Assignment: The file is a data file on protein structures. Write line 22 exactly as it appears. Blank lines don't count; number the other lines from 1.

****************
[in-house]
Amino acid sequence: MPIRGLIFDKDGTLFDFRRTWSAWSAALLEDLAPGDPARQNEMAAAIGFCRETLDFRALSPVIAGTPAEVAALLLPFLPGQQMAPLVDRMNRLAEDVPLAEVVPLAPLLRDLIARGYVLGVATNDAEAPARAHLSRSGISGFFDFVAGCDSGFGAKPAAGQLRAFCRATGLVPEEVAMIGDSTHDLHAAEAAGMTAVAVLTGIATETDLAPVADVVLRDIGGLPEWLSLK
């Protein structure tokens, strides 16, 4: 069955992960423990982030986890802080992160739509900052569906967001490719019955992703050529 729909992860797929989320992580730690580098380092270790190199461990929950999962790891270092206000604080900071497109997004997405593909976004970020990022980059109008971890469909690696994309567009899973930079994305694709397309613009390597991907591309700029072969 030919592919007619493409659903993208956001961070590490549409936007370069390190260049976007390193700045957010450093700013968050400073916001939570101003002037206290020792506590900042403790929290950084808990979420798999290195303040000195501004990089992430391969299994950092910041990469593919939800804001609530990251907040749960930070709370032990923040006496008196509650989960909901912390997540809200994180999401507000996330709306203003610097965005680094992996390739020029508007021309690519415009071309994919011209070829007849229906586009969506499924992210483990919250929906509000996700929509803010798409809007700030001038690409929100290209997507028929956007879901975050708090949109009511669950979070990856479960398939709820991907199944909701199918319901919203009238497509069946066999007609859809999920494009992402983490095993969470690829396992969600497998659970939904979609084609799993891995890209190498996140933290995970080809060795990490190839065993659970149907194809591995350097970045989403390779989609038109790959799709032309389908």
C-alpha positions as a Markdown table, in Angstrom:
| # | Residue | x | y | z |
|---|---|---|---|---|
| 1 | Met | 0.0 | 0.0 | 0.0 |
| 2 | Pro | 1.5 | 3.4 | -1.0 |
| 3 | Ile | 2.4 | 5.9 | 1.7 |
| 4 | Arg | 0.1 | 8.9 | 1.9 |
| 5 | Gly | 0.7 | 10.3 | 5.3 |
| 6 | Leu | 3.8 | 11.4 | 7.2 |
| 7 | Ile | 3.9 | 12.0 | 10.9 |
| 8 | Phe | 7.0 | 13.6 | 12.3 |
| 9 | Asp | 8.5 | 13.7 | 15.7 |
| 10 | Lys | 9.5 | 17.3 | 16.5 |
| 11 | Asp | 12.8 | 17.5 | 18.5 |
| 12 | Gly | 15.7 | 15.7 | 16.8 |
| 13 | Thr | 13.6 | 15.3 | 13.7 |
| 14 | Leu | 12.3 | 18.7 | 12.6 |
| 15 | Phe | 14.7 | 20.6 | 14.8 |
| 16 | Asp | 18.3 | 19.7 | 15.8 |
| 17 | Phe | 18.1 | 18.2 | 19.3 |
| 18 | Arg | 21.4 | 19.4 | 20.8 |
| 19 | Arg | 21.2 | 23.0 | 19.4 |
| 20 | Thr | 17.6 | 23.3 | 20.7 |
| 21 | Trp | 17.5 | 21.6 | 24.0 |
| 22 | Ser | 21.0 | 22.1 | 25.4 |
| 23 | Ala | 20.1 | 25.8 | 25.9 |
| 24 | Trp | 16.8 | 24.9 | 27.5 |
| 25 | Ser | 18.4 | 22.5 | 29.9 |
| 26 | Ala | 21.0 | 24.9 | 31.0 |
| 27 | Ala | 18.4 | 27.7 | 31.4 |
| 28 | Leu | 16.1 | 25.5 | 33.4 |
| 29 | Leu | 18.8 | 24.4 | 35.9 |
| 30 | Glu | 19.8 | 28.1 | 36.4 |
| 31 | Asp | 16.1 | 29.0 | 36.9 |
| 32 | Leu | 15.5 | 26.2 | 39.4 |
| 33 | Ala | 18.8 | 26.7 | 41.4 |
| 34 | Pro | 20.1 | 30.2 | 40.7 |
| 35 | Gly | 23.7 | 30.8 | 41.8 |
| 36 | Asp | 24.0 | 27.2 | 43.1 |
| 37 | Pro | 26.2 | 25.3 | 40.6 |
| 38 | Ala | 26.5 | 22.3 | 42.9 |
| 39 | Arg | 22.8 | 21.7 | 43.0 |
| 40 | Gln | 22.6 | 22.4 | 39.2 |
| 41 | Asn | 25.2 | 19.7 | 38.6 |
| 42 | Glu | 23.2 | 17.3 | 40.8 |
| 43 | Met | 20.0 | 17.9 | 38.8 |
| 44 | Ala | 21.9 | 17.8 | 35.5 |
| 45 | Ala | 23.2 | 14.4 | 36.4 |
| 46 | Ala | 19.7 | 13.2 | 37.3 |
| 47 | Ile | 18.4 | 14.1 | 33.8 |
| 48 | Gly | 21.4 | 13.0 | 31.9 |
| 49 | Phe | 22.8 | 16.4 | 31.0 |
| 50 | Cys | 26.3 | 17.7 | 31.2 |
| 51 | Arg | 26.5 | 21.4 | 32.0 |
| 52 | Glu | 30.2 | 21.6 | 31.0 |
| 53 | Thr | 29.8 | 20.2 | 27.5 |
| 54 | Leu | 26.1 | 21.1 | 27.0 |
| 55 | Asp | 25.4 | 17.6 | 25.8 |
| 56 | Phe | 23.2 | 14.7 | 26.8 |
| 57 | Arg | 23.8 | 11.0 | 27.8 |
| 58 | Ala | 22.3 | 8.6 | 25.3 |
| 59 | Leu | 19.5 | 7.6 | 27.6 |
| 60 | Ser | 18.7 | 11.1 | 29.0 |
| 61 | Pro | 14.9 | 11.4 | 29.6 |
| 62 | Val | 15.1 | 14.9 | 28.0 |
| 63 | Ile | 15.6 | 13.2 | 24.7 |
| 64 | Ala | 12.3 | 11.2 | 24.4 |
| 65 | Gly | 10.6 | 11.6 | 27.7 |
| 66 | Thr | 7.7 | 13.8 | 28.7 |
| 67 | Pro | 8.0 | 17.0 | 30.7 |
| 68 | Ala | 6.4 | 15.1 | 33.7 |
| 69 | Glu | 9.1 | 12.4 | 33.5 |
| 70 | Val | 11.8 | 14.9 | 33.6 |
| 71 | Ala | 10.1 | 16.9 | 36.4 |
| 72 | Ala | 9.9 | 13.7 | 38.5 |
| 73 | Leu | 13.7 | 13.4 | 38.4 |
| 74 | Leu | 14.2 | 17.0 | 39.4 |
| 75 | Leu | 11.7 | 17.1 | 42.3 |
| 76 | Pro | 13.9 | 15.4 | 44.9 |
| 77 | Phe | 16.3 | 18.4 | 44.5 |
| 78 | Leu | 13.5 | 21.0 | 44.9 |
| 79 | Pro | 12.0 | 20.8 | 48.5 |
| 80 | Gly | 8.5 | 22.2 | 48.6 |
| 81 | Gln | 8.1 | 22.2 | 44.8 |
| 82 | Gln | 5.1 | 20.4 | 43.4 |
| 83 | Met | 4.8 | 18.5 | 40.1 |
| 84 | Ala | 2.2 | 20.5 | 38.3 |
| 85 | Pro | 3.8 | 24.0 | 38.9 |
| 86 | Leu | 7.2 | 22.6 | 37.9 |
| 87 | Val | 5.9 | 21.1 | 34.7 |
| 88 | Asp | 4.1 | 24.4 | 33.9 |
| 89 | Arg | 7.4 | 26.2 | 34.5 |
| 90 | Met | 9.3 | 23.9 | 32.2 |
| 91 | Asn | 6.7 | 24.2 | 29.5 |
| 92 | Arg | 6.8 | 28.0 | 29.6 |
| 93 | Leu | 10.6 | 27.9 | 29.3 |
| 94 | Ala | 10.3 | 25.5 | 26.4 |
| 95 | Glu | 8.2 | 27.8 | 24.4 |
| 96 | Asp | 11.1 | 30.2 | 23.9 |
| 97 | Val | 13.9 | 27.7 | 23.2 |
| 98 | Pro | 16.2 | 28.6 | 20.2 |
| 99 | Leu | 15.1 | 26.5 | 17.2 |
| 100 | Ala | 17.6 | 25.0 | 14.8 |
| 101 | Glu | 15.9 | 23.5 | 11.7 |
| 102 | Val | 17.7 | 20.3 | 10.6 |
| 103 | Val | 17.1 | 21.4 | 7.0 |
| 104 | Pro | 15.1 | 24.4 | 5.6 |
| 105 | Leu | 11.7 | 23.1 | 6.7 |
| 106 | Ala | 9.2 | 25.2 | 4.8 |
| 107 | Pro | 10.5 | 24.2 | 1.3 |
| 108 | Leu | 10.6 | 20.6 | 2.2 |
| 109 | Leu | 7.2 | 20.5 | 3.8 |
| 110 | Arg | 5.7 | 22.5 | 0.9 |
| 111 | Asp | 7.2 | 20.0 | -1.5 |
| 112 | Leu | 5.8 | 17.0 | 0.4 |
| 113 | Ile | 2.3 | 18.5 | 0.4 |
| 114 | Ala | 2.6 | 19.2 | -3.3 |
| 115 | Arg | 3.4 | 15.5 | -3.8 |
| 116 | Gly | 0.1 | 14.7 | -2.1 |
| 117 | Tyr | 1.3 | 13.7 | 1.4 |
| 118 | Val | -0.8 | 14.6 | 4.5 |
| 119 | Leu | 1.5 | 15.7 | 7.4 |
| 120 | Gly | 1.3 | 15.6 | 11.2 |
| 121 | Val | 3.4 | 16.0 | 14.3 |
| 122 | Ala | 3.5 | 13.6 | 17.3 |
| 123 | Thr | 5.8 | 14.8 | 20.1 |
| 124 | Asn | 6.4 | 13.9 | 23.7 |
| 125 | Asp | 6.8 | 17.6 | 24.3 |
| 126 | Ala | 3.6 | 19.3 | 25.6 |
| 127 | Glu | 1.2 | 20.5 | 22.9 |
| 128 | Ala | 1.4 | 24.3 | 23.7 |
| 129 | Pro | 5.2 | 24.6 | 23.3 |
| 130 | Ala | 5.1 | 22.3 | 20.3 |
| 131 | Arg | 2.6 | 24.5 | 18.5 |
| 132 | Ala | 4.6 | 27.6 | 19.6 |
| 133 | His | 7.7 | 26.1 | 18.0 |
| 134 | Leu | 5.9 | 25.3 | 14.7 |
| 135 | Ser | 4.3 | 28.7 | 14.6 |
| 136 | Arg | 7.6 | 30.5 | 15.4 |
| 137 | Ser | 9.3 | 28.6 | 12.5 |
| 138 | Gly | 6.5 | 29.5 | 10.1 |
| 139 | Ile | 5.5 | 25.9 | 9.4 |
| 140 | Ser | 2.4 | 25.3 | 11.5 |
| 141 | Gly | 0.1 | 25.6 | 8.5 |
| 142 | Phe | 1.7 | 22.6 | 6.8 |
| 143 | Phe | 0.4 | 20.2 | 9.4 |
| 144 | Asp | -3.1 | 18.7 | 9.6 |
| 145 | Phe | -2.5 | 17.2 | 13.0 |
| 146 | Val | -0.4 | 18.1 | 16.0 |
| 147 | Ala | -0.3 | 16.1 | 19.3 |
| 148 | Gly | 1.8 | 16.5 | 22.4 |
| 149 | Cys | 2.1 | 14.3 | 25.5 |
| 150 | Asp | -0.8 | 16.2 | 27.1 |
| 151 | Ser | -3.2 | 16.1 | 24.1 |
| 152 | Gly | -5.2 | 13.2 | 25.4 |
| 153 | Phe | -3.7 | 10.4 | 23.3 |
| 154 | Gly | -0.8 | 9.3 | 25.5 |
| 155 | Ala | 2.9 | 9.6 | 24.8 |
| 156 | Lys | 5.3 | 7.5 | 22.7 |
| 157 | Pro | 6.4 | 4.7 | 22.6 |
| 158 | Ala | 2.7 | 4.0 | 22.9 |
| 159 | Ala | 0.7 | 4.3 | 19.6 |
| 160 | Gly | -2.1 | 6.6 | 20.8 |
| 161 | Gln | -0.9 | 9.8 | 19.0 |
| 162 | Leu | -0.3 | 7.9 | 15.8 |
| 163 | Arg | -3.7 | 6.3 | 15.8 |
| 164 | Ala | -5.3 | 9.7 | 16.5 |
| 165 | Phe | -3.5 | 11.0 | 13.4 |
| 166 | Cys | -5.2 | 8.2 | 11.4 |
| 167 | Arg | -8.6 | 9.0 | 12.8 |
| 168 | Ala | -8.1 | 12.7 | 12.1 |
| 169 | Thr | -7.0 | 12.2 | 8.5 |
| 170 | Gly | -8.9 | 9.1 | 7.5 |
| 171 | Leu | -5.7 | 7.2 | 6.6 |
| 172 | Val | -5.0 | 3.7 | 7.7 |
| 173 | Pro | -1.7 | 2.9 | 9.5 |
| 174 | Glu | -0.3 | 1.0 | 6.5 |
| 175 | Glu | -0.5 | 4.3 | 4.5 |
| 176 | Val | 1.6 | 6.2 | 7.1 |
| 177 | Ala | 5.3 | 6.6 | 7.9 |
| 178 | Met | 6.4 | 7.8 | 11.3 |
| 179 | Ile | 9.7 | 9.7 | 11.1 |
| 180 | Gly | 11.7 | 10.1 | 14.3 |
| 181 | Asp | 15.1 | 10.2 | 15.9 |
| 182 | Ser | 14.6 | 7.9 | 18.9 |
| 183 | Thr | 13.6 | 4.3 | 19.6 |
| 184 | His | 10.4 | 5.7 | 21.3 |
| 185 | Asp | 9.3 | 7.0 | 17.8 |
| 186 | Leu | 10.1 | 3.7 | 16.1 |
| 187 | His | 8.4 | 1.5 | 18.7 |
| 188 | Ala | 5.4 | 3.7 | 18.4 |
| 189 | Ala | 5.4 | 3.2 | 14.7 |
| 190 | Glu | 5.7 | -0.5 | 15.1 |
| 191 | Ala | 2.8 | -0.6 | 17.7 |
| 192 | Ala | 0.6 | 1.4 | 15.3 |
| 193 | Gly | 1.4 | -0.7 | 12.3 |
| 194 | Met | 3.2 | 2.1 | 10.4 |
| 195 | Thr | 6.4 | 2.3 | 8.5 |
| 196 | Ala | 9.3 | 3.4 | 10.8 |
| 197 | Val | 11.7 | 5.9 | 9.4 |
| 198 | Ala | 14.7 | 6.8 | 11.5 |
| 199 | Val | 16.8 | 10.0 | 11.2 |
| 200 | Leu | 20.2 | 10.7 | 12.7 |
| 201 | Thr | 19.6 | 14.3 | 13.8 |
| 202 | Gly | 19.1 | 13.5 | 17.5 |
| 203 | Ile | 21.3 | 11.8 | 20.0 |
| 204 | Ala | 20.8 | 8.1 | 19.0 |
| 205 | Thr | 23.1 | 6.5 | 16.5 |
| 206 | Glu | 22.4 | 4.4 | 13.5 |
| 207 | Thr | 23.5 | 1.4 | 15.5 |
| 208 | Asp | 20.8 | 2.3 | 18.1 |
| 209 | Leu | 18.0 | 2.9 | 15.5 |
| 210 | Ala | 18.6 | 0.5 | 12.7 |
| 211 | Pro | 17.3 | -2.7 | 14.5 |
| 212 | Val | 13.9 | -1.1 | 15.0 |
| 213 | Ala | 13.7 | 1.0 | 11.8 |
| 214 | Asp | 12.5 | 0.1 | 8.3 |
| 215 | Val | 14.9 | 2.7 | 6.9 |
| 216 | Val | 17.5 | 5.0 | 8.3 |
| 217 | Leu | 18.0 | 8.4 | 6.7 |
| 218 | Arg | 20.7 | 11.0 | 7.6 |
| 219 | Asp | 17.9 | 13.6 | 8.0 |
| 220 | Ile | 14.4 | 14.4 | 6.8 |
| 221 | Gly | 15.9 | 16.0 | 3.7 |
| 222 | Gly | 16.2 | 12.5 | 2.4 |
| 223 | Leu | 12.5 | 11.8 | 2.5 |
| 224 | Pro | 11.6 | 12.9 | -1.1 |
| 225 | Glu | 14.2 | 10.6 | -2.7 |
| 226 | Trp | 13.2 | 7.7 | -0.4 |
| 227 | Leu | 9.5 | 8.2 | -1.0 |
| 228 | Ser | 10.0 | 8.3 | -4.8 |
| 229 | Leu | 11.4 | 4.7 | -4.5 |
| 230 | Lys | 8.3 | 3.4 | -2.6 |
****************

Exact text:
| 16 | Asp | 18.3 | 19.7 | 15.8 |